• Additionally, experimental data from the authors laboratories are presented and discussed, focusing particular attention to the possibility of differential neural and cardiorenal ethanol effects as a function of the dose used in distinct experimental models. (eurekaselect.com)
  • By the time that such changes affect significant numbers of cells within an organ they will have important and probably irreversible effects on its function. (encyclopedia.com)
  • Combinations of atropine (up to 4 mg/70 kg) and 2-PAM CL (up to 1200 mg/70 kg) were studied for their effects on a pursuit tracking task six visual functions, heart rate and blood pressure, and cognitive functions as measured by six psychological tests. (dtic.mil)
  • Caffeine was conceived for a wide range of readers interested in the effects on human health, nutrition, and physiological function of the methylxanthine beverages and foods-tea, coffee, maté, cola beverages, and cocoa and chocolate products. (tailieu.vn)
  • The beneficial effects of exercise on brain function have been demonstrated in animal models and in a growing number of clinical studies on humans. (mdpi.com)
  • The advantageous effects of exercise on brain functions have been attributed to increased capacities of metabolism reserve and antioxidation [ 19 , 20 ]. (mdpi.com)
  • Objectives -To assess the characteristic effects of Tai Chi Chuan (TCC) exercise on metabolism and cardiorespiratory response, and to measure its effect on cardiorespiratory function, mental control, immune capacity, and the prevention of falls in elderly people. (bmj.com)
  • Evidence provided by cross sectional and longitudinal studies suggests that TCC exercise has beneficial effects on cardiorespiratory and musculoskeletal function, posture control capacity, and the reduction of falls experienced by the elderly. (bmj.com)
  • Khoshbavar Rostami, H., Soltani, M. Effects of acute crude oil exposure on basic physiological functions of Persian sturgeon, Acipenser persicus. (ac.ir)
  • In the present study, we set out to examine the morphological-physiological properties of identified dSPNs in a chronic rodent model of PD exposed to prolonged L-DOPA treatment. (nature.com)
  • Here, we investigated whether Foxo1 determines the number and function of pancreatic or endocrine progenitors, using stage-specific genetic inactivation strategies. (diabetesjournals.org)
  • Reduced number and impaired function of circulating EPCs (cEPCs) are reported to be correlated to worse clinical outcome in patients with ischemic stroke [ 5 ]. (hindawi.com)
  • However, under such pathological environment, the function of transfused EPCs is usually impaired by existing risk factors [ 6 - 8 ]. (hindawi.com)
  • Thus, we hypothesize that overexpression of miR-126 could rescue/promote functions of EPCs under hypoxic condition and enhance the therapeutic efficacy of EPCs in ischemic stroke. (hindawi.com)
  • 4 A similar strategy applied in a model of myocardial ischemia in the nude rat demonstrated that transplanted human EPCs incorporated into rat myocardial neovascularization, differentiated into mature ECs in ischemic myocardium, enhanced neovascularization, preserved left ventricular (LV) function, and inhibited myocardial fibrosis. (ahajournals.org)
  • From all such data, it has been suggested that the serotonergic neuronal system functions at the organismic level to integrate functions needed for behavioral output, that is, facilitation of motor output with suppression of activity in sensory systems irrelevant to the ongoing behavior. (nih.gov)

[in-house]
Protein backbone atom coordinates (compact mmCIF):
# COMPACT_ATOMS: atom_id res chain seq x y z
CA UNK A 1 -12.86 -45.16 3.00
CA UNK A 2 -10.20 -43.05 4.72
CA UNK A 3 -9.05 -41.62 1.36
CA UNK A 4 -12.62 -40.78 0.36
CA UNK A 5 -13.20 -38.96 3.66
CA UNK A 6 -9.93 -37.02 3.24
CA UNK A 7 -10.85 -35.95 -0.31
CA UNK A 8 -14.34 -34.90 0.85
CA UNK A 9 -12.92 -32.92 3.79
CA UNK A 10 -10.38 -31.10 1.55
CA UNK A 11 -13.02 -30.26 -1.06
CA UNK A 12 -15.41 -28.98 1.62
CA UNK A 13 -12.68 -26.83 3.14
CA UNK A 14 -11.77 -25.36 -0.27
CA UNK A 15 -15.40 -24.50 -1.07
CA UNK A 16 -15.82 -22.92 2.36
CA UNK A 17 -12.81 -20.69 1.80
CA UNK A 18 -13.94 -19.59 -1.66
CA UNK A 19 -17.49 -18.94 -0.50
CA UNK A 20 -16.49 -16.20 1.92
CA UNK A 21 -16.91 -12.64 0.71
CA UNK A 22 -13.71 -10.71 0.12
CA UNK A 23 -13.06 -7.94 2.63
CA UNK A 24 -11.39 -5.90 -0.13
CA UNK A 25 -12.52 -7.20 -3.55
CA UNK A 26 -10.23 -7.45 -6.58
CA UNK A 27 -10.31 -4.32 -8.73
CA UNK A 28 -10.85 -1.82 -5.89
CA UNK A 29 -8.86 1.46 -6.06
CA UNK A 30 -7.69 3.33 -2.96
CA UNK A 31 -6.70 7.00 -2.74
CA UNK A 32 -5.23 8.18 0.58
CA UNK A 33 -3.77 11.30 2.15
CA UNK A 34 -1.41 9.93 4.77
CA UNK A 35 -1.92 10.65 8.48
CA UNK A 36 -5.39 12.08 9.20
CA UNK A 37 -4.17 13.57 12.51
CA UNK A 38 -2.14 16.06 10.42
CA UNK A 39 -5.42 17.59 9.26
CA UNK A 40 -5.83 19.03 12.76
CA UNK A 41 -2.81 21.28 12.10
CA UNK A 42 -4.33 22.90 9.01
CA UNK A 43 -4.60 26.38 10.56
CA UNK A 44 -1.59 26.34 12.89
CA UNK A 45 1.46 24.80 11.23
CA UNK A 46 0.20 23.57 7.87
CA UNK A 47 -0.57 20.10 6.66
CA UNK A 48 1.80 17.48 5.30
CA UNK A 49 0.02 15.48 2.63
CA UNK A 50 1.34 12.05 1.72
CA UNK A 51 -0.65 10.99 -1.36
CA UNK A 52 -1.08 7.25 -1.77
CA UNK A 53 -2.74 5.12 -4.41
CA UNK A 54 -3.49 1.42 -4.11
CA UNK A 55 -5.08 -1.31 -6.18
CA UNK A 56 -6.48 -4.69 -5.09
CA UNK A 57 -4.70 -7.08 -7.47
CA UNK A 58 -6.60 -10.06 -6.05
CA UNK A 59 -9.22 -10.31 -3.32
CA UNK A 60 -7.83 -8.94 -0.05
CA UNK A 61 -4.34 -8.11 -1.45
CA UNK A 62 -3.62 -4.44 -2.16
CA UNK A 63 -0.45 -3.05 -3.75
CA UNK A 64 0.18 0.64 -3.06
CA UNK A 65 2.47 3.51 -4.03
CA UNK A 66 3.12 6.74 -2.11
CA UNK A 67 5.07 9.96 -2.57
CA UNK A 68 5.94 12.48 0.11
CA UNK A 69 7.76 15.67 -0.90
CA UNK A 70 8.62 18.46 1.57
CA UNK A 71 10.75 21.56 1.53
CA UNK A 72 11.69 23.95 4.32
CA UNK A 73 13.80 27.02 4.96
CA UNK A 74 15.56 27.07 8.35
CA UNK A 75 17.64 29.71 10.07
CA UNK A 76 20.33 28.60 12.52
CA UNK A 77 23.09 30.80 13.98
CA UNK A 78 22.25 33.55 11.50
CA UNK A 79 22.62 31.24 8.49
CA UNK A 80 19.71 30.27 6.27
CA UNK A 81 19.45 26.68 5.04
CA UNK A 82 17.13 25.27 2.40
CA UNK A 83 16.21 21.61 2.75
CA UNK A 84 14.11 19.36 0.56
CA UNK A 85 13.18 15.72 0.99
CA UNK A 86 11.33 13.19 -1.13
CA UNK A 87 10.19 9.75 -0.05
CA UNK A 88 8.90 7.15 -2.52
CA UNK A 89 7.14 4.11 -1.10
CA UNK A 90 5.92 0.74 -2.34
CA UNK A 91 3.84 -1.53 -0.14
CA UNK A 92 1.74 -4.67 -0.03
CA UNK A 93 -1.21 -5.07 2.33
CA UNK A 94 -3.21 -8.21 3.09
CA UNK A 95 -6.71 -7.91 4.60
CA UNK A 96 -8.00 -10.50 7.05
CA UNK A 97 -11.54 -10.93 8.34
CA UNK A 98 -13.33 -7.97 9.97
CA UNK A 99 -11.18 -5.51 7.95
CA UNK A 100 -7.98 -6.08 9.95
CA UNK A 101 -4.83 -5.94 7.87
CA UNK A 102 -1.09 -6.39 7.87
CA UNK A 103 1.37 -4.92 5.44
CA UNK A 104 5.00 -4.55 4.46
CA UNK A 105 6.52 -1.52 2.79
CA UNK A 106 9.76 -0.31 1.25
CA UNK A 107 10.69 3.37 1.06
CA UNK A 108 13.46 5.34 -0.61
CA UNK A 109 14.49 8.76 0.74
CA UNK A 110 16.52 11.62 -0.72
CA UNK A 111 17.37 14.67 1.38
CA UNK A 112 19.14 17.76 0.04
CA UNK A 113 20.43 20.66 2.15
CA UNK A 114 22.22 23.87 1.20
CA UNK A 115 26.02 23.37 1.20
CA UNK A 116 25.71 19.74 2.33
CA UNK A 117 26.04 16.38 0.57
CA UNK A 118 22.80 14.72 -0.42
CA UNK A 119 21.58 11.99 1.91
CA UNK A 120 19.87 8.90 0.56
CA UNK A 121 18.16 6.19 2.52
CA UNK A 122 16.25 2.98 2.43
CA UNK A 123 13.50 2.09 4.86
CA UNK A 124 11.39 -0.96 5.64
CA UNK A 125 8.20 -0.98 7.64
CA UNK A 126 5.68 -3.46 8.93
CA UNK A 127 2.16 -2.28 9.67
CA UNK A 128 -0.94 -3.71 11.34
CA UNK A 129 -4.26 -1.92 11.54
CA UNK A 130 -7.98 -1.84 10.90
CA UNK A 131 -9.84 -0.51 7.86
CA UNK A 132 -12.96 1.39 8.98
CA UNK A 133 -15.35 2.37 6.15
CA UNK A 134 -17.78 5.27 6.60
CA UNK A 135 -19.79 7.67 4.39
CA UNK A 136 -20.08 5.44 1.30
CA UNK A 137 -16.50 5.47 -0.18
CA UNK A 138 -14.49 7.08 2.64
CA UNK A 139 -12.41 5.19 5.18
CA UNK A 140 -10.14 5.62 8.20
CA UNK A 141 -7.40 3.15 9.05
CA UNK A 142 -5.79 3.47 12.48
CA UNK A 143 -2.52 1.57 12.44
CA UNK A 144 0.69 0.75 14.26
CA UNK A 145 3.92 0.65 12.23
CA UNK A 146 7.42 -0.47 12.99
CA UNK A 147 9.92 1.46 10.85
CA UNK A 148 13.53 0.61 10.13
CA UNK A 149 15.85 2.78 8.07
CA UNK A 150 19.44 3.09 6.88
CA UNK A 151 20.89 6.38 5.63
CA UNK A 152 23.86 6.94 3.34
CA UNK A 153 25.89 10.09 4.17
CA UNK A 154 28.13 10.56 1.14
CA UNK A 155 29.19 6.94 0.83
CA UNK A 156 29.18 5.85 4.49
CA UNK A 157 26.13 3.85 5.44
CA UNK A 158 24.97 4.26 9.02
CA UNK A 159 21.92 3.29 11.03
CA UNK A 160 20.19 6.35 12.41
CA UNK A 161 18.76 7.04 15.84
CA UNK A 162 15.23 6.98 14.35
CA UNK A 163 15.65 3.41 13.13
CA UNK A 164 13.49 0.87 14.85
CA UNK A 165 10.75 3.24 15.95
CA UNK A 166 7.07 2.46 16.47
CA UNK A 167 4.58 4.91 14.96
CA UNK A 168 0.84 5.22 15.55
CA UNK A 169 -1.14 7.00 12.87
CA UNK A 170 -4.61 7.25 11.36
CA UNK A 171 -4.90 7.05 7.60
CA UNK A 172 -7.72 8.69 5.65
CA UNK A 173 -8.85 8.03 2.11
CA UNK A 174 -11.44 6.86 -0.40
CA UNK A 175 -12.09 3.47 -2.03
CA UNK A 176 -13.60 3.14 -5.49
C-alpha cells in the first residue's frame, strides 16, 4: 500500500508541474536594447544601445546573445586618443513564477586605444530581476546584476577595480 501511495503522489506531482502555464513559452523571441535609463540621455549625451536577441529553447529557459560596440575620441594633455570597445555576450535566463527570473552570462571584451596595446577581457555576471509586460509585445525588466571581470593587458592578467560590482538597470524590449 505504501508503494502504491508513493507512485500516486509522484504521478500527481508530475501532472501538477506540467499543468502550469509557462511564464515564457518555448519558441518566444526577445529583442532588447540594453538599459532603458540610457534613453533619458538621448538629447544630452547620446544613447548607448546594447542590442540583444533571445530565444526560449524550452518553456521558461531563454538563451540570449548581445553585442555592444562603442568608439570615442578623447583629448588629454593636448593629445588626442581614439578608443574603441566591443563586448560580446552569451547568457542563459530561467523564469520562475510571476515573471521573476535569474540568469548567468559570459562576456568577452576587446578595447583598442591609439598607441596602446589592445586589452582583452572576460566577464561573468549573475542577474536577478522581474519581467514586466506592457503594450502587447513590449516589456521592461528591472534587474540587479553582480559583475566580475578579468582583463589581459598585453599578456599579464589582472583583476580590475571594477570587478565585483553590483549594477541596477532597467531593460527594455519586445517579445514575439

• Disruption of cholesterol transport by decreased function of the ATP-binding cassette (ABC) transporter ABCA1 results in impaired insulin secretion. (diabetesjournals.org)
  • The pancreas also provides an important function in the digestive system--regulating blood sugar. (study.com)
  • For example, food intake enhances parasympathetic (vagal) activity to stimulate digestive functions but it suppresses vagal activity to the heart to increase heart rate to a level that meets circulatory demand for digestion and absorption [ 15 ]. (biomedcentral.com)
  • We have isolated the ER membrane-bound (ERb) form of proteasome that we referred to as 'ERb proteasome', and studied the structural characteristics, how it binds to the ER membrane, and its possible function as a novel protease for ERAD. (nii.ac.jp)
  • Androgens are primarily responsible for the development and maintenance of reproductive function and stimulation of the secondary sex characteristics in the male. (britannica.com)
  • HSIR2(SIRT1) functions as an NAD-dependent p53 deacetylase [J]. Cell , 2001, 107 (2): 149-159. (springer.com)
  • Ageing changes lead either to loss of cell function or even to cell death. (encyclopedia.com)
  • Accordingly, β-cell mass continues to expand in mice lacking Foxo1 in endocrine progenitors, but cells do not function properly, impairing insulin secretion. (diabetesjournals.org)
  • Mice lacking β-cell ABCA1 have increased islet expression of ABCG1, another cholesterol transporter implicated in β-cell function. (diabetesjournals.org)
  • Thus, lack of both ABCA1 and ABCG1 induces greater defects in β-cell function than deficiency of either transporter individually. (diabetesjournals.org)
  • Cholesterol accumulation in islets compromises β-cell function and reduces insulin secretion in mice ( 5 - 8 ). (diabetesjournals.org)
  • This leads to a vicious cycle of increasing mitochondrial damage, which adversely affects cell function ( 7 ), and results in a loss of ATP-generating capacity, especially in times of greater energy demand, thereby compromising vital ATP-dependent reactions. (pnas.org)
  • In the rat study, echocardiographic left ventricular systolic function and capillary density were significantly better preserved in the CD34+ MNC group than in the control groups 4 weeks after myocardial ischemia. (ahajournals.org)
  • In chronic myocardial ischemia, combination therapy resulted in superior improvement in all indexes of perfusion and function compared with all other treatment groups. (ahajournals.org)
  • We present various methods to record cardiac function in the larval Drosophila. (biomedsearch.com)
  • The purpose of this study is to evaluate the performance of a new sensor-based diagnostic feature, physiological Diagnostic (PhD)which as been implemented in the PARADYM CRT Cardiac Resynchronization System with defibrillation capabalities (PARADYM CRT System,model 8770. (clinicaltrials.gov)
  • Later functions of Tinman, including the target genes involved in cardiac physiology, are less well studied. (pnas.org)
  • Although some of the early regulators of heart development have been studied in detail, it is not fully understood how these regulators coordinate cardiac function and how each component contributes to the various aspects of cardiac performance. (pnas.org)
  • What Is the Function of the Arteries? (reference.com)
  • No means of cold, in vitro preservation of the heart permitted it to retain its mechanical performance as well as did normothermic cross-perfusion from a healthy animal, but all cold, oxygenated physiological solutions infused into the coronary arteries performed better than cold alone. (elsevier.com)